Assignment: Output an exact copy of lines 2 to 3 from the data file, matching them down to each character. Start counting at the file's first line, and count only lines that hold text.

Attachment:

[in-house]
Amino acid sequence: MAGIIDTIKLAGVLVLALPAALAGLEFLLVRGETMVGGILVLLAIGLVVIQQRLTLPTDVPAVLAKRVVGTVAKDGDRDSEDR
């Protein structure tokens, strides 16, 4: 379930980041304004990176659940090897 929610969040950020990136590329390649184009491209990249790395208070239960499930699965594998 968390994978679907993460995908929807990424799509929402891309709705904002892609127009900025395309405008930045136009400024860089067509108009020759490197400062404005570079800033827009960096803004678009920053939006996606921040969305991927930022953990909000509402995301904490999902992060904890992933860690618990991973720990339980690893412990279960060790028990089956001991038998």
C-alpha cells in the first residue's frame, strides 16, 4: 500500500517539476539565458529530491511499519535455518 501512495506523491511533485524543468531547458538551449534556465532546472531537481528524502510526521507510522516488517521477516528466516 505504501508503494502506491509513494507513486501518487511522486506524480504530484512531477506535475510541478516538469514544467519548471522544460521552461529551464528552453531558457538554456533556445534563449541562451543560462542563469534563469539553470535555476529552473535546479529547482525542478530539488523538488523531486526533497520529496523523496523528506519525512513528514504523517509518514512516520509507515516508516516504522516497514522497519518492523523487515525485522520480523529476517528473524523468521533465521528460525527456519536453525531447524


Amino acid sequence: MAGIIDTIKLAGVLVLALPAALAGLEFLLVRGETMVGGILVLLAIGLVVIQQRLTLPTDVPAVLAKRVVGTVAKDGDRDSEDR
């Protein structure tokens, strides 16, 4: 379930980041304004990176659940090897 929610969040950020990136590329390649184009491209990249790395208070239960499930699965594998 968390994978679907993460995908929807990424799509929402891309709705904002892609127009900025395309405008930045136009400024860089067509108009020759490197400062404005570079800033827009960096803004678009920053939006996606921040969305991927930022953990909000509402995301904490999902992060904890992933860690618990991973720990339980690893412990279960060790028990089956001991038998």